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Halloween contact lenses can be fun but also extremely dangerous
Fashionable contact lenses such as Lady Gaga style "Circle" lenses can be an easy way to change your look, but without a valid prescription, they can lead to serious eye damage.
Unfortunately, wearing contact lenses that have not been prescribed can lead to serious eye damage and even blindness.
Special effects lenses have grown in popularity over the last couple of decades. Recently, there has been an even greater spike with teens and college age women, most-likely due to the computer-generated wide eyes that radio sensation Lady GaGa sported in her “Bad Romance” video.
This trend brings about the possibility of eye problems such as infections and corneal ulcers. “Contact lenses that are not fit properly on the eye can strangle the cornea, depriving the eye of oxygen,” says Denver Ophthalmologist, David Drucker. “If the cornea does not get enough oxygen, the eye can develop ulcers and infections that left untreated can lead to vision loss. It’s a serious, serious issue, and should not be taken lightly.”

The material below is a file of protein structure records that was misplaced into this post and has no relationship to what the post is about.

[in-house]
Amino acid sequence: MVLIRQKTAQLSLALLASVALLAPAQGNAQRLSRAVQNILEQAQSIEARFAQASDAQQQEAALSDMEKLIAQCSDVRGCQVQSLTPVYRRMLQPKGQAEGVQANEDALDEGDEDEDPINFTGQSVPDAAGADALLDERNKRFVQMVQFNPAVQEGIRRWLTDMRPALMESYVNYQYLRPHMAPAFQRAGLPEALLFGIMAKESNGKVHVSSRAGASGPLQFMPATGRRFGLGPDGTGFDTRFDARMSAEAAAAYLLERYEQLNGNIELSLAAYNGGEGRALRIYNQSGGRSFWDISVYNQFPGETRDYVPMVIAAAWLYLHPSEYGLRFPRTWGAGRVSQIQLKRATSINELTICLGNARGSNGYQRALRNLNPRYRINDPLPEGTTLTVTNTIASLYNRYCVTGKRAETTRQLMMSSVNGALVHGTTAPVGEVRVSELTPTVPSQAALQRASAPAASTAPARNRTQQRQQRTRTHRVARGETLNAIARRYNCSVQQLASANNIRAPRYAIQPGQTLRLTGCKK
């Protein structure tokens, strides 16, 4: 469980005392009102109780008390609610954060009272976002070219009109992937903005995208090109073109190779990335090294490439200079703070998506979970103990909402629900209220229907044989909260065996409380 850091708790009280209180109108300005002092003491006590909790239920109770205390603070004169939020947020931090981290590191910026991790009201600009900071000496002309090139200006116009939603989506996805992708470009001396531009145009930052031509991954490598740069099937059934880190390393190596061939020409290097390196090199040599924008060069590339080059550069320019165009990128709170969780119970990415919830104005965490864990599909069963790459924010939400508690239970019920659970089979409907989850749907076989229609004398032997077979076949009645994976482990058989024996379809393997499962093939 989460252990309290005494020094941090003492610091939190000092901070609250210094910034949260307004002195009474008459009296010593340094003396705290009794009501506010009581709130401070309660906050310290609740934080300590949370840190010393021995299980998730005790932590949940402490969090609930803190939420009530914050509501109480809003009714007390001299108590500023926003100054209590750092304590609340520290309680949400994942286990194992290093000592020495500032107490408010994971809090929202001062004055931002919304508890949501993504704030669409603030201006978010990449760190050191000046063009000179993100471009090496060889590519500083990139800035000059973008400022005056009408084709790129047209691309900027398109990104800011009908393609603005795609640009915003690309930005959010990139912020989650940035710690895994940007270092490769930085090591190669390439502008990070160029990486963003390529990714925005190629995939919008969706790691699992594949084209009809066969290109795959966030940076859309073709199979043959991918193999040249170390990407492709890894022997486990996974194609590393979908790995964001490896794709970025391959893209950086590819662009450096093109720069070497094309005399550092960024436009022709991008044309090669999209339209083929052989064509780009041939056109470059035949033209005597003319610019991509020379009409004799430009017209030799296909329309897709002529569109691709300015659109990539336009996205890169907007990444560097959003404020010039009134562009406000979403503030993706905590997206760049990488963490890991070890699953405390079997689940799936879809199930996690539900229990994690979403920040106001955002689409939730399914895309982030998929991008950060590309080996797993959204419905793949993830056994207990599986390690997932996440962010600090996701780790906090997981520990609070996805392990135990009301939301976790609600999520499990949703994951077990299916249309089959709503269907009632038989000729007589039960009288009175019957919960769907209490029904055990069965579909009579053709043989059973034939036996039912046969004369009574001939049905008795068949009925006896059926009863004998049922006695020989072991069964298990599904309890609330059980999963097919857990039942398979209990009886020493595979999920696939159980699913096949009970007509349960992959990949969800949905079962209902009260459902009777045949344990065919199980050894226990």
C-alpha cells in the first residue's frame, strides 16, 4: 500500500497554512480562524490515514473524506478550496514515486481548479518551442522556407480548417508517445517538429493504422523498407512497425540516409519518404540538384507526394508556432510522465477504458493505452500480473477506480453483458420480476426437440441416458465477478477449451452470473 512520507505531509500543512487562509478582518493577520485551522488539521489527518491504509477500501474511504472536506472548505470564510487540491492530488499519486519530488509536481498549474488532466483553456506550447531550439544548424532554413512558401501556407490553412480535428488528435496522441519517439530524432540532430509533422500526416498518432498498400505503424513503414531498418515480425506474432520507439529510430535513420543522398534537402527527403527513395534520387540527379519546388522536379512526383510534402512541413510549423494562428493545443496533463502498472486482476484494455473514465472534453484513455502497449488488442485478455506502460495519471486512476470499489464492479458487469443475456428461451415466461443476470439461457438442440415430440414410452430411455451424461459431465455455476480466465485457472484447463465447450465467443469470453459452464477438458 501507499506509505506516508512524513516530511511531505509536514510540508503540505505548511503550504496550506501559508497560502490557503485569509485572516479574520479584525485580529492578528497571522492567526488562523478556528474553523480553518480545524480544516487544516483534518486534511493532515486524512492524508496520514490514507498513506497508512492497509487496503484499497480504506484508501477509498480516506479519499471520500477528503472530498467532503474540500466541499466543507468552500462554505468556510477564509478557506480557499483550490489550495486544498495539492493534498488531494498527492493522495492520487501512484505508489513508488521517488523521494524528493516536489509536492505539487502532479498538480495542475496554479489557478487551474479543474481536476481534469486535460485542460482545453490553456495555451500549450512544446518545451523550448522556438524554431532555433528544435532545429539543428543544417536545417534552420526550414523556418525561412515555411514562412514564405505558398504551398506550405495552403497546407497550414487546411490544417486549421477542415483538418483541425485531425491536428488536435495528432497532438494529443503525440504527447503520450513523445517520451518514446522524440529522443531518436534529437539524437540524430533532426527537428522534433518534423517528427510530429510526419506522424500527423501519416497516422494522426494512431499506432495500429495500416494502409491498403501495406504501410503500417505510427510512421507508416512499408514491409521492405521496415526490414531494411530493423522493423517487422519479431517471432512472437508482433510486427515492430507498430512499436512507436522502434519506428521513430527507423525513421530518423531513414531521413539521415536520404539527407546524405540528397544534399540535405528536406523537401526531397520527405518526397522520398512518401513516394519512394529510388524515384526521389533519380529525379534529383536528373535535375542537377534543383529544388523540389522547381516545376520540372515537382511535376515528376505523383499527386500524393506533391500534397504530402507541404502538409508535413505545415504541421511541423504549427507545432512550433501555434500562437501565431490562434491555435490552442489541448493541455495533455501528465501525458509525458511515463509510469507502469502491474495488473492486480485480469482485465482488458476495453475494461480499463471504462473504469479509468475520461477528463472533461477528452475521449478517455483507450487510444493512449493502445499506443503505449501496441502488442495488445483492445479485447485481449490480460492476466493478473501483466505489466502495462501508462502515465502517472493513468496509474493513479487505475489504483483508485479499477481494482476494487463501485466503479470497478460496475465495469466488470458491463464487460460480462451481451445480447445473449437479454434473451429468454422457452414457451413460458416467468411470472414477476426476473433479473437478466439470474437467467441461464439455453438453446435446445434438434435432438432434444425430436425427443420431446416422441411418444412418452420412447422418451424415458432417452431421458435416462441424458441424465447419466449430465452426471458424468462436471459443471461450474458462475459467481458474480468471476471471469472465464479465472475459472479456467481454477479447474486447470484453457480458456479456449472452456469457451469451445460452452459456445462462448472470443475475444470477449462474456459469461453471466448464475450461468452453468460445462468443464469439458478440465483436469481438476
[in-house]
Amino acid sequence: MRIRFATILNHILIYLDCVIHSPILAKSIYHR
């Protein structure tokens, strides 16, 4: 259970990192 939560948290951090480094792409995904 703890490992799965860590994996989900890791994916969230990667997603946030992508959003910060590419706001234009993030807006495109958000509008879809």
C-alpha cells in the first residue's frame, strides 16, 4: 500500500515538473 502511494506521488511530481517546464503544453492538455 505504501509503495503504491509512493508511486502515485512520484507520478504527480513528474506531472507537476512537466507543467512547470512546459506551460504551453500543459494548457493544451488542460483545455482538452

The FDA has issued a warning that buying contact lenses without a prescription is dangerous. Reports of blindness due to wearing unregulated lenses have been received by the administration. For safe lens wear, they recommend getting an eye exam from a licensed eye doctor and a valid contact lens prescription that includes the brand and lens dimensions. Special effects contacts lenses should always be purchased from an eye care professional that requires valid prescriptions.
All contact lens wearers should always make sure they wash their hands thoroughly before handling their lenses and report to an eye doctor if they experience redness, burning, and sensitivity to light. Even minor irritation can be a symptom of something more serious and if persists should be checked out.
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David Drucker,M.D.and his associates are highly qualified physicians, able to meet all eye care needs, specializing in Lasik, PRK, General Ophthalmology, Ocular plastics, Cataract Surgery, general eye care, and contact lenses.